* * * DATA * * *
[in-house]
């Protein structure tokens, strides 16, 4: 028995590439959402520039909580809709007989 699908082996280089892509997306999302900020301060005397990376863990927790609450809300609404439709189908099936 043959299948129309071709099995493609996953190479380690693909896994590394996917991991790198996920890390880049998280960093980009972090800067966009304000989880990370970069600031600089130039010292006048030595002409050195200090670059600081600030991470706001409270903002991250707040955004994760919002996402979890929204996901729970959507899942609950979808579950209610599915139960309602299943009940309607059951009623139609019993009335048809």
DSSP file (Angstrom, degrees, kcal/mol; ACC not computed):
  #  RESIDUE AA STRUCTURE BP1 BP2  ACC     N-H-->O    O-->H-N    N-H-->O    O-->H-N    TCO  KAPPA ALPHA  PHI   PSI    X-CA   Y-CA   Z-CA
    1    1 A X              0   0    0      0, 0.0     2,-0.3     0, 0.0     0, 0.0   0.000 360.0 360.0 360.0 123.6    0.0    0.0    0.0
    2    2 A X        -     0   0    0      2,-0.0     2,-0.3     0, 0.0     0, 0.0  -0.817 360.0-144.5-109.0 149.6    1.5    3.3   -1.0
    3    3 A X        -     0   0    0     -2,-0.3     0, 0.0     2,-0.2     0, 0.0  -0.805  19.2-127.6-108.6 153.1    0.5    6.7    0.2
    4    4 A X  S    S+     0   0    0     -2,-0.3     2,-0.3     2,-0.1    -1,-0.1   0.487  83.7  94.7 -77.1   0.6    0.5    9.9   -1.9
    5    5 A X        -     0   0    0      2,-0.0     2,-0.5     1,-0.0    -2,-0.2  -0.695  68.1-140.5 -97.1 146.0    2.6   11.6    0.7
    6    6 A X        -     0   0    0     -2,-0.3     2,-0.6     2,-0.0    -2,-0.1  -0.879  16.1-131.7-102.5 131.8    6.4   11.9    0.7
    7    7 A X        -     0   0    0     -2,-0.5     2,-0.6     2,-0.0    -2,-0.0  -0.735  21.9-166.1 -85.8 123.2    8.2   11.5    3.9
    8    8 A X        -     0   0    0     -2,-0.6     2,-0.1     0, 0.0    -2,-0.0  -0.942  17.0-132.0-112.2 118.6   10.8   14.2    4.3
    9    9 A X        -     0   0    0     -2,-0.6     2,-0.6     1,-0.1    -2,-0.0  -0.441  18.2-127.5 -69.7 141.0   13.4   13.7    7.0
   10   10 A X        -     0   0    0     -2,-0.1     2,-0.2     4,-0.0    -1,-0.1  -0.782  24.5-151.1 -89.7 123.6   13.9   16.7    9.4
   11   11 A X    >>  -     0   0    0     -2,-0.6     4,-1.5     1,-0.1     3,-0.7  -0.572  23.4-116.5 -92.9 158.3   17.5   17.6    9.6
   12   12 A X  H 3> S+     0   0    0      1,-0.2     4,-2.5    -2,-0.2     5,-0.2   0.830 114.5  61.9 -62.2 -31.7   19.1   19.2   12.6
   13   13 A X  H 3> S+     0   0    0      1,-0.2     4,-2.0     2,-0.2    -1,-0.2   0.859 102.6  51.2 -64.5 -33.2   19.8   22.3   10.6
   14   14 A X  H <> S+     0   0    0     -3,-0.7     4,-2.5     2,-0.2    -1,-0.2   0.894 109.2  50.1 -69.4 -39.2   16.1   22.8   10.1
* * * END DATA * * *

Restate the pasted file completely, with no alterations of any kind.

[in-house]
């Protein structure tokens, strides 16, 4: 028995590439959402520039909580809709007989 699908082996280089892509997306999302900020301060005397990376863990927790609450809300609404439709189908099936 043959299948129309071709099995493609996953190479380690693909896994590394996917991991790198996920890390880049998280960093980009972090800067966009304000989880990370970069600031600089130039010292006048030595002409050195200090670059600081600030991470706001409270903002991250707040955004994760919002996402979890929204996901729970959507899942609950979808579950209610599915139960309602299943009940309607059951009623139609019993009335048809």
DSSP file (Angstrom, degrees, kcal/mol; ACC not computed):
  #  RESIDUE AA STRUCTURE BP1 BP2  ACC     N-H-->O    O-->H-N    N-H-->O    O-->H-N    TCO  KAPPA ALPHA  PHI   PSI    X-CA   Y-CA   Z-CA
    1    1 A X              0   0    0      0, 0.0     2,-0.3     0, 0.0     0, 0.0   0.000 360.0 360.0 360.0 123.6    0.0    0.0    0.0
    2    2 A X        -     0   0    0      2,-0.0     2,-0.3     0, 0.0     0, 0.0  -0.817 360.0-144.5-109.0 149.6    1.5    3.3   -1.0
    3    3 A X        -     0   0    0     -2,-0.3     0, 0.0     2,-0.2     0, 0.0  -0.805  19.2-127.6-108.6 153.1    0.5    6.7    0.2
    4    4 A X  S    S+     0   0    0     -2,-0.3     2,-0.3     2,-0.1    -1,-0.1   0.487  83.7  94.7 -77.1   0.6    0.5    9.9   -1.9
    5    5 A X        -     0   0    0      2,-0.0     2,-0.5     1,-0.0    -2,-0.2  -0.695  68.1-140.5 -97.1 146.0    2.6   11.6    0.7
    6    6 A X        -     0   0    0     -2,-0.3     2,-0.6     2,-0.0    -2,-0.1  -0.879  16.1-131.7-102.5 131.8    6.4   11.9    0.7
    7    7 A X        -     0   0    0     -2,-0.5     2,-0.6     2,-0.0    -2,-0.0  -0.735  21.9-166.1 -85.8 123.2    8.2   11.5    3.9
    8    8 A X        -     0   0    0     -2,-0.6     2,-0.1     0, 0.0    -2,-0.0  -0.942  17.0-132.0-112.2 118.6   10.8   14.2    4.3
    9    9 A X        -     0   0    0     -2,-0.6     2,-0.6     1,-0.1    -2,-0.0  -0.441  18.2-127.5 -69.7 141.0   13.4   13.7    7.0
   10   10 A X        -     0   0    0     -2,-0.1     2,-0.2     4,-0.0    -1,-0.1  -0.782  24.5-151.1 -89.7 123.6   13.9   16.7    9.4
   11   11 A X    >>  -     0   0    0     -2,-0.6     4,-1.5     1,-0.1     3,-0.7  -0.572  23.4-116.5 -92.9 158.3   17.5   17.6    9.6
   12   12 A X  H 3> S+     0   0    0      1,-0.2     4,-2.5    -2,-0.2     5,-0.2   0.830 114.5  61.9 -62.2 -31.7   19.1   19.2   12.6
   13   13 A X  H 3> S+     0   0    0      1,-0.2     4,-2.0     2,-0.2    -1,-0.2   0.859 102.6  51.2 -64.5 -33.2   19.8   22.3   10.6
   14   14 A X  H <> S+     0   0    0     -3,-0.7     4,-2.5     2,-0.2    -1,-0.2   0.894 109.2  50.1 -69.4 -39.2   16.1   22.8   10.1